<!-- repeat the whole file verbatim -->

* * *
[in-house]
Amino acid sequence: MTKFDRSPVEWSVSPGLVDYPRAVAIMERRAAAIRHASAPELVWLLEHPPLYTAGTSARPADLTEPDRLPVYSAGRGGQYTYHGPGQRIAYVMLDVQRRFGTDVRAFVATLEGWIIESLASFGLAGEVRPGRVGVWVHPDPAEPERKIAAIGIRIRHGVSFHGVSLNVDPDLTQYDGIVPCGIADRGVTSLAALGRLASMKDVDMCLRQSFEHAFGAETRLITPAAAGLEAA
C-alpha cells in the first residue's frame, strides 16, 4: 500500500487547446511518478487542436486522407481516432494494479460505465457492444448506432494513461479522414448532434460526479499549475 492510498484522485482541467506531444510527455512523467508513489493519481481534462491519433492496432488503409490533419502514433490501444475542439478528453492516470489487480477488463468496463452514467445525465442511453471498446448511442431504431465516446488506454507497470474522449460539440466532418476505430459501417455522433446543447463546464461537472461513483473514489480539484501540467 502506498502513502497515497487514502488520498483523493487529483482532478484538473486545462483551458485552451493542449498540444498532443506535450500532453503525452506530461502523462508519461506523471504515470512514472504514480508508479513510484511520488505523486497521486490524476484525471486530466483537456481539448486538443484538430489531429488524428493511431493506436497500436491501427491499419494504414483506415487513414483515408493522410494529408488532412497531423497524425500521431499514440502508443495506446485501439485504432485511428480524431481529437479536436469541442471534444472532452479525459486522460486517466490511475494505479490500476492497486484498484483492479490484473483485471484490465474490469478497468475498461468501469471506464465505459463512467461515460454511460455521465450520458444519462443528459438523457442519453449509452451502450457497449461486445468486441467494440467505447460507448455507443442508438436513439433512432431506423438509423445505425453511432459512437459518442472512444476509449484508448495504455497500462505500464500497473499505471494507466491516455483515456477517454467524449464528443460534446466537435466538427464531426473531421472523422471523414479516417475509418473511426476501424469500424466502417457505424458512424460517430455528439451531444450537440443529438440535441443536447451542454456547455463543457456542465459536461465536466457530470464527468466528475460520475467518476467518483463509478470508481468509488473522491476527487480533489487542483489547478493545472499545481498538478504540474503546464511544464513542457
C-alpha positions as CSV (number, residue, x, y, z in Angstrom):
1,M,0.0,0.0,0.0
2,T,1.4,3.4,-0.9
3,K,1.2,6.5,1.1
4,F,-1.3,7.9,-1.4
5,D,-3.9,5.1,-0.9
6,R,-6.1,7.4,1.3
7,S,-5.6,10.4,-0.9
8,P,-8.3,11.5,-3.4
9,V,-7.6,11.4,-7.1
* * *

[in-house]
Amino acid sequence: MTKFDRSPVEWSVSPGLVDYPRAVAIMERRAAAIRHASAPELVWLLEHPPLYTAGTSARPADLTEPDRLPVYSAGRGGQYTYHGPGQRIAYVMLDVQRRFGTDVRAFVATLEGWIIESLASFGLAGEVRPGRVGVWVHPDPAEPERKIAAIGIRIRHGVSFHGVSLNVDPDLTQYDGIVPCGIADRGVTSLAALGRLASMKDVDMCLRQSFEHAFGAETRLITPAAAGLEAA
C-alpha cells in the first residue's frame, strides 16, 4: 500500500487547446511518478487542436486522407481516432494494479460505465457492444448506432494513461479522414448532434460526479499549475 492510498484522485482541467506531444510527455512523467508513489493519481481534462491519433492496432488503409490533419502514433490501444475542439478528453492516470489487480477488463468496463452514467445525465442511453471498446448511442431504431465516446488506454507497470474522449460539440466532418476505430459501417455522433446543447463546464461537472461513483473514489480539484501540467 502506498502513502497515497487514502488520498483523493487529483482532478484538473486545462483551458485552451493542449498540444498532443506535450500532453503525452506530461502523462508519461506523471504515470512514472504514480508508479513510484511520488505523486497521486490524476484525471486530466483537456481539448486538443484538430489531429488524428493511431493506436497500436491501427491499419494504414483506415487513414483515408493522410494529408488532412497531423497524425500521431499514440502508443495506446485501439485504432485511428480524431481529437479536436469541442471534444472532452479525459486522460486517466490511475494505479490500476492497486484498484483492479490484473483485471484490465474490469478497468475498461468501469471506464465505459463512467461515460454511460455521465450520458444519462443528459438523457442519453449509452451502450457497449461486445468486441467494440467505447460507448455507443442508438436513439433512432431506423438509423445505425453511432459512437459518442472512444476509449484508448495504455497500462505500464500497473499505471494507466491516455483515456477517454467524449464528443460534446466537435466538427464531426473531421472523422471523414479516417475509418473511426476501424469500424466502417457505424458512424460517430455528439451531444450537440443529438440535441443536447451542454456547455463543457456542465459536461465536466457530470464527468466528475460520475467518476467518483463509478470508481468509488473522491476527487480533489487542483489547478493545472499545481498538478504540474503546464511544464513542457
C-alpha positions as CSV (number, residue, x, y, z in Angstrom):
1,M,0.0,0.0,0.0
2,T,1.4,3.4,-0.9
3,K,1.2,6.5,1.1
4,F,-1.3,7.9,-1.4
5,D,-3.9,5.1,-0.9
6,R,-6.1,7.4,1.3
7,S,-5.6,10.4,-0.9
8,P,-8.3,11.5,-3.4
9,V,-7.6,11.4,-7.1